The most recent press releases about innovation >>>

Die letzten 5 Focus-News des innovations-reports im Überblick:

Im Focus: New 3-D wiring technique brings scalable quantum computers closer to reality

Researchers from the Institute for Quantum Computing (IQC) at the University of Waterloo led the development of a new extensible wiring technique capable of controlling superconducting quantum bits, representing a significant step towards to the realization of a scalable quantum computer.

"The quantum socket is a wiring method that uses three-dimensional wires based on spring-loaded pins to address individual qubits," said Jeremy Béjanin, a PhD...

Im Focus: Scientists develop a semiconductor nanocomposite material that moves in response to light

In a paper in Scientific Reports, a research team at Worcester Polytechnic Institute describes a novel light-activated phenomenon that could become the basis for applications as diverse as microscopic robotic grippers and more efficient solar cells.

A research team at Worcester Polytechnic Institute (WPI) has developed a revolutionary, light-activated semiconductor nanocomposite material that can be used...

Im Focus: Diamonds aren't forever: Sandia, Harvard team create first quantum computer bridge

By forcefully embedding two silicon atoms in a diamond matrix, Sandia researchers have demonstrated for the first time on a single chip all the components needed to create a quantum bridge to link quantum computers together.

"People have already built small quantum computers," says Sandia researcher Ryan Camacho. "Maybe the first useful one won't be a single giant quantum computer...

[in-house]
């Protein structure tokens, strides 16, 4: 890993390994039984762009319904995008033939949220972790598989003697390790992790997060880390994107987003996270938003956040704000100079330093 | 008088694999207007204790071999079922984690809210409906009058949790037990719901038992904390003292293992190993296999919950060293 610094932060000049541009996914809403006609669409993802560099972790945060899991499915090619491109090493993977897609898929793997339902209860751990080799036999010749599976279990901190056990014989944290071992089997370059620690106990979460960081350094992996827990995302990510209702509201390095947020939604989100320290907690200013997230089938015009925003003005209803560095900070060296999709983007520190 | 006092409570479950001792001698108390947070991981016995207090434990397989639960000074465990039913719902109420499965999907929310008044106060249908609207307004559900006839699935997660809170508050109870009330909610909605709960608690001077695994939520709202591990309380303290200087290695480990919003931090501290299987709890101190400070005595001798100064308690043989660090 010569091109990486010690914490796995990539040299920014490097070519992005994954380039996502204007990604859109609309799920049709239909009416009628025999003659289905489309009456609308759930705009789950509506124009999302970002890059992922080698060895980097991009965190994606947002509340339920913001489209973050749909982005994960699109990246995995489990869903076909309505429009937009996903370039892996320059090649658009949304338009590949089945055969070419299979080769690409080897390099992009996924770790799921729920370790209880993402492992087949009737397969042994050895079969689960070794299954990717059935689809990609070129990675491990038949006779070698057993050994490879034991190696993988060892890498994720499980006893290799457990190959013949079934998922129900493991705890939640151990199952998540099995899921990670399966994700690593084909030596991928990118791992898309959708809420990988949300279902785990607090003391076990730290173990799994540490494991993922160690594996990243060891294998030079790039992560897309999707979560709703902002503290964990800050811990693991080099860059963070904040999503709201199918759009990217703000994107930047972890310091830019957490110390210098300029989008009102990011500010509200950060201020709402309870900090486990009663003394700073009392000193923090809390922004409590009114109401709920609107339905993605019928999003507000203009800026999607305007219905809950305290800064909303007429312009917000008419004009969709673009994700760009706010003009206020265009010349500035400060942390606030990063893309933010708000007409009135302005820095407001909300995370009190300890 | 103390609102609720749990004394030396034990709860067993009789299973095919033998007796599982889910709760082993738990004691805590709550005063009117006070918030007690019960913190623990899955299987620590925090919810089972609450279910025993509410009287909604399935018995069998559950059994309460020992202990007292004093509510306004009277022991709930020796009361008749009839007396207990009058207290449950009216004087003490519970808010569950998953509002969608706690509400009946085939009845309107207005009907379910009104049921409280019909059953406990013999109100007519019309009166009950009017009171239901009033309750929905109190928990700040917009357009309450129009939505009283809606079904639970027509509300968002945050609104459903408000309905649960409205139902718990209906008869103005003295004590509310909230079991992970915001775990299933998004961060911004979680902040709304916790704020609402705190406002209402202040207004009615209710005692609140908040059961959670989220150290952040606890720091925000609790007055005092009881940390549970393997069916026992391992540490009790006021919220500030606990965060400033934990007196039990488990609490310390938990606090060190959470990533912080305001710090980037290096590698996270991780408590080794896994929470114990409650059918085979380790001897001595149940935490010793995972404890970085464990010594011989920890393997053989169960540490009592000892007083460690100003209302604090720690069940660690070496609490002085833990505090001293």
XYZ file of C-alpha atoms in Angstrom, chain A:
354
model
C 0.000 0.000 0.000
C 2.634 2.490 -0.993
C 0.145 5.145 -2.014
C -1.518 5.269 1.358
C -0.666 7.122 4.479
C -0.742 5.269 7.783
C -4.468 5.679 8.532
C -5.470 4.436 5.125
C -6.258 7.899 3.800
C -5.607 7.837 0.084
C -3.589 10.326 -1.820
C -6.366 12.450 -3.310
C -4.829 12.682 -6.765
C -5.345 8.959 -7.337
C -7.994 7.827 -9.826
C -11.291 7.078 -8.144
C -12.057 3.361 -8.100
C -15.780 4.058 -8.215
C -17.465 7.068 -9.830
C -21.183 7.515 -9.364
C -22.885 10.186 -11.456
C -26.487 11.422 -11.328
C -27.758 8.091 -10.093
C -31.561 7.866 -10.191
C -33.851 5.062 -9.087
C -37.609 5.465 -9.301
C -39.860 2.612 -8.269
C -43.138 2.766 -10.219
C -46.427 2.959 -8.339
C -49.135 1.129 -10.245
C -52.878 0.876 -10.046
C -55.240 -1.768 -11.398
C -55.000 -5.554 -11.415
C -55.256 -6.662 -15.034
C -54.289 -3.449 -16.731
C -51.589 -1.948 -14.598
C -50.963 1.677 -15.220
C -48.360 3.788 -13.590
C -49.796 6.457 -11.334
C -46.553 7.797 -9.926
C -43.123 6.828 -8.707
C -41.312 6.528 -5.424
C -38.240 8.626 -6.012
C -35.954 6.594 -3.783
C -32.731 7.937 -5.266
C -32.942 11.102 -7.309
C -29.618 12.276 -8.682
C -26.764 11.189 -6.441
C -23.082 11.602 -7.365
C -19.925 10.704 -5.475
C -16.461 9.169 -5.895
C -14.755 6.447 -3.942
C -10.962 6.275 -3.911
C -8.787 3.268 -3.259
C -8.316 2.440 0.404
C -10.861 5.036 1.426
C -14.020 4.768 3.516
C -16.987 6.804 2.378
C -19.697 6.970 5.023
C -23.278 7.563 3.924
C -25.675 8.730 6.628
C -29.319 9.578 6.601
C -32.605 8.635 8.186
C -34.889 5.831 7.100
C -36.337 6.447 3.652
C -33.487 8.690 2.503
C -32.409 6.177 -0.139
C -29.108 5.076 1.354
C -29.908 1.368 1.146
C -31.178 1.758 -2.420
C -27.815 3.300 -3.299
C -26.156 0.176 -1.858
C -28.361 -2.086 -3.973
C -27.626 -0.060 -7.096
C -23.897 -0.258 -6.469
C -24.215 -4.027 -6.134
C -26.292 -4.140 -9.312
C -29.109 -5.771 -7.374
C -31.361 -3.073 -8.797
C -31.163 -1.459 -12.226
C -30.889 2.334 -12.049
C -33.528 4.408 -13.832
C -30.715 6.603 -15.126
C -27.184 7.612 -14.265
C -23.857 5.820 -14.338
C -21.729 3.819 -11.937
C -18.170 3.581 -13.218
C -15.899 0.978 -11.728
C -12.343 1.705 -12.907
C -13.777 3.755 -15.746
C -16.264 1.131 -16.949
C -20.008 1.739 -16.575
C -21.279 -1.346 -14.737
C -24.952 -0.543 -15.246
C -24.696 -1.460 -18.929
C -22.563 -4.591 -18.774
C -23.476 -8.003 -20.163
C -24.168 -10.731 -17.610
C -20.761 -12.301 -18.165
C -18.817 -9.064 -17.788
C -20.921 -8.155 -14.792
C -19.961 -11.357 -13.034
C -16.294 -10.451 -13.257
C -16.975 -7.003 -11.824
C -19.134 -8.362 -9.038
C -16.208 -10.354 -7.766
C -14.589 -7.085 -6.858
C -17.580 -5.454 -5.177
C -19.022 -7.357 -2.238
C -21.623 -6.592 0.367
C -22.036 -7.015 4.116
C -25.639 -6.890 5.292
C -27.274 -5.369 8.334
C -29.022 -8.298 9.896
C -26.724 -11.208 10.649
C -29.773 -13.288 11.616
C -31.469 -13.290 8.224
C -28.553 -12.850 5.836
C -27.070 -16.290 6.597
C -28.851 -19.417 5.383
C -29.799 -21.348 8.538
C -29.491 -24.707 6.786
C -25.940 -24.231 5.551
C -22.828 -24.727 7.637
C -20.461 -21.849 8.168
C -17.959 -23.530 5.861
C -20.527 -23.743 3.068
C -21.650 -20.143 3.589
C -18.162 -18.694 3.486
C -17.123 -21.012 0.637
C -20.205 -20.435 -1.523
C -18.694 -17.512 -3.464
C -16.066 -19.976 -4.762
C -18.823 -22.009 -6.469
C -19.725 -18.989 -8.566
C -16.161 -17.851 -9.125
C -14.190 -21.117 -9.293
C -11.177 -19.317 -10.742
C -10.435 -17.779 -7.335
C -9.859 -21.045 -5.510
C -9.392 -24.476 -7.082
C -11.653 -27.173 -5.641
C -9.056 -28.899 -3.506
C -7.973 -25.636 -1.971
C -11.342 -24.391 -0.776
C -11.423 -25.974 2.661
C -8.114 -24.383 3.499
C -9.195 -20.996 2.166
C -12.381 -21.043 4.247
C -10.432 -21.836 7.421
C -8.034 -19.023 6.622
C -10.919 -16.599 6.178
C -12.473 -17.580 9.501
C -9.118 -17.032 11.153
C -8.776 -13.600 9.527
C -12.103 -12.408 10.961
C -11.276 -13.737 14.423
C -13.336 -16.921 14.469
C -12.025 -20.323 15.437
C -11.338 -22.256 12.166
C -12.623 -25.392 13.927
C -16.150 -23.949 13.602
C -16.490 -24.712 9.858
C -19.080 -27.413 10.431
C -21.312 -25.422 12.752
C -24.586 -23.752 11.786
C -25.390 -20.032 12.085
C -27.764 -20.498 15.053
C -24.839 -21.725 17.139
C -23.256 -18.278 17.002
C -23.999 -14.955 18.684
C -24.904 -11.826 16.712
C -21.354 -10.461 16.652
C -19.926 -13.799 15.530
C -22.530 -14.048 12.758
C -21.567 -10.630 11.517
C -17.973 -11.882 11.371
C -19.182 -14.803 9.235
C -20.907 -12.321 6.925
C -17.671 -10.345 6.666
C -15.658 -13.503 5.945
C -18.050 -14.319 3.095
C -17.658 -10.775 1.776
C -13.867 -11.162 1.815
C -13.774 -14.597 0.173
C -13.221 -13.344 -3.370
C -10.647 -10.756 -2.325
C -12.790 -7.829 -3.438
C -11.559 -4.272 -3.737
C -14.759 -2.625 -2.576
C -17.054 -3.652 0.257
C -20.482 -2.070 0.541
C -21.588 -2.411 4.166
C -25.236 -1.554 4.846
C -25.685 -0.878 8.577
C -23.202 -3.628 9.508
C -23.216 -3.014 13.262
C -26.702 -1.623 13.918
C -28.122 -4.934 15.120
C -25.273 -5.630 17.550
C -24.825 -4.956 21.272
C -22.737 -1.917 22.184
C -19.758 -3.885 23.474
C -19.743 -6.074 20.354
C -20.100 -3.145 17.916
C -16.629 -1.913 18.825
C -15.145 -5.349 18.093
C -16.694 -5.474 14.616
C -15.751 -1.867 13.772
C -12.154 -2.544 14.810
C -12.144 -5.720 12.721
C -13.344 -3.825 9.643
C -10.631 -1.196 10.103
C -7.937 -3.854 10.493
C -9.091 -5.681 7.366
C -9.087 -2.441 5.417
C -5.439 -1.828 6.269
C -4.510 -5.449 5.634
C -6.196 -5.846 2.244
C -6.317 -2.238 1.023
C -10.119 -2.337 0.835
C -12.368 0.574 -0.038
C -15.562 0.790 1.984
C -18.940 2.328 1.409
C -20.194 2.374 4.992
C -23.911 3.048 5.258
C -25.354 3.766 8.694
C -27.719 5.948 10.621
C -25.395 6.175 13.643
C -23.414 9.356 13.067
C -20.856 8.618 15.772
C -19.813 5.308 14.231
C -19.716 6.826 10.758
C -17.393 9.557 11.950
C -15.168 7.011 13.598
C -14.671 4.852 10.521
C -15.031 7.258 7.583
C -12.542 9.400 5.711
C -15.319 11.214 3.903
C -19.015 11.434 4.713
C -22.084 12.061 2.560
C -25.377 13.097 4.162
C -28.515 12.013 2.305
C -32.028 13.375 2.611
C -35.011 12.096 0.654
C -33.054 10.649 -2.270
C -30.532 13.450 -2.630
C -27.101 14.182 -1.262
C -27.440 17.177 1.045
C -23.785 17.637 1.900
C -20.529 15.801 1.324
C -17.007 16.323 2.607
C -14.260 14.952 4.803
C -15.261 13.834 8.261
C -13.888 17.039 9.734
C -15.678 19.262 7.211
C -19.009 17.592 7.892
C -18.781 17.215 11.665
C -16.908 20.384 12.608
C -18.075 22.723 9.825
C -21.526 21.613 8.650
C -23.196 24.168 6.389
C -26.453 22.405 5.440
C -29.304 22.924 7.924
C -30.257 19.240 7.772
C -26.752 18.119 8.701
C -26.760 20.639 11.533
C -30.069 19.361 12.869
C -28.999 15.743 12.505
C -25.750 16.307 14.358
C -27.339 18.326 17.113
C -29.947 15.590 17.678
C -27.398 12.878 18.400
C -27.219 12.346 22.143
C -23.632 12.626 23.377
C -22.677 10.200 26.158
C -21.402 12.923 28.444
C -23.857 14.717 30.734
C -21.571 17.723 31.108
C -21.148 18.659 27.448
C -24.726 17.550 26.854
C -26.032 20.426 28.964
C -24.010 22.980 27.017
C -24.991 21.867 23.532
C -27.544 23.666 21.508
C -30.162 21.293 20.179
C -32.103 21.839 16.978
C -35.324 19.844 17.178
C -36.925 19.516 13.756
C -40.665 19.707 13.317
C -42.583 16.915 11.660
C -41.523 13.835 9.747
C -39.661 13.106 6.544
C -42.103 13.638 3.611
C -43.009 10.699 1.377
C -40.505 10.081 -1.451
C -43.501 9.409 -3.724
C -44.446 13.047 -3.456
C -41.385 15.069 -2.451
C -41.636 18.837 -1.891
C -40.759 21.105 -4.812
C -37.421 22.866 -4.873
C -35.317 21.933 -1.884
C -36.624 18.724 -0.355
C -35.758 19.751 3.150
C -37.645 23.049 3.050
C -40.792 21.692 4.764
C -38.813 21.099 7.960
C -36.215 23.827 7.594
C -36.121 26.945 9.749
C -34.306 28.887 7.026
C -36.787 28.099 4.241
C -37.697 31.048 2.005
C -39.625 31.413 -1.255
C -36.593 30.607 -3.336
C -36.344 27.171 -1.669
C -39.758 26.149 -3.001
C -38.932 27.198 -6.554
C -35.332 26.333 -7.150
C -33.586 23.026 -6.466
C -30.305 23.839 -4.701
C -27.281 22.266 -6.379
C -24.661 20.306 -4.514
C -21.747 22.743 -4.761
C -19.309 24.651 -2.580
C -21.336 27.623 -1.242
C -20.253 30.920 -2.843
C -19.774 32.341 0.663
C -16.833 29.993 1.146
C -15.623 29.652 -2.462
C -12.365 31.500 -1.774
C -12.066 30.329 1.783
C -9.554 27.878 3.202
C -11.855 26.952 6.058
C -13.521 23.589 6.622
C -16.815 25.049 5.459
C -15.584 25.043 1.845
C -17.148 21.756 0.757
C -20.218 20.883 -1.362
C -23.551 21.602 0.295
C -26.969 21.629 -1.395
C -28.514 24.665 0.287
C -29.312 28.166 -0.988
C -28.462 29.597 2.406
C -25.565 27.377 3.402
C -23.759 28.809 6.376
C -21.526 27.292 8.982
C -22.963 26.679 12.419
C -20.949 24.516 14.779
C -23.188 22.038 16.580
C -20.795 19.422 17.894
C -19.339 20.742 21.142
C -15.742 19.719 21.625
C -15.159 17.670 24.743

Im Focus: New Products - Highlights of COMPAMED 2016

COMPAMED has become the leading international marketplace for suppliers of medical manufacturing. The trade fair, which takes place every November and is co-located to MEDICA in Dusseldorf, has been steadily growing over the past years and shows that medical technology remains a rapidly growing market.

In 2016, the joint pavilion by the IVAM Microtechnology Network, the Product Market “High-tech for Medical Devices”, will be located in Hall 8a again and will...

Im Focus: Ultra-thin ferroelectric material for next-generation electronics

'Ferroelectric' materials can switch between different states of electrical polarization in response to an external electric field. This flexibility means they show promise for many applications, for example in electronic devices and computer memory. Current ferroelectric materials are highly valued for their thermal and chemical stability and rapid electro-mechanical responses, but creating a material that is scalable down to the tiny sizes needed for technologies like silicon-based semiconductors (Si-based CMOS) has proven challenging.

Now, Hiroshi Funakubo and co-workers at the Tokyo Institute of Technology, in collaboration with researchers across Japan, have conducted experiments to...

All Focus news of the innovation-report >>>



Event News

#IC2S2: When Social Science meets Computer Science - GESIS will host the IC2S2 conference 2017

14.10.2016 | Event News

Agricultural Trade Developments and Potentials in Central Asia and the South Caucasus

14.10.2016 | Event News

World Health Summit – Day Three: A Call to Action

12.10.2016 | Event News

Latest News

Resolving the mystery of preeclampsia

21.10.2016 | Health and Medicine

Stanford researchers create new special-purpose computer that may someday save us billions

21.10.2016 | Information Technology

From ancient fossils to future cars

21.10.2016 | Materials Sciences

More VideoLinks >>>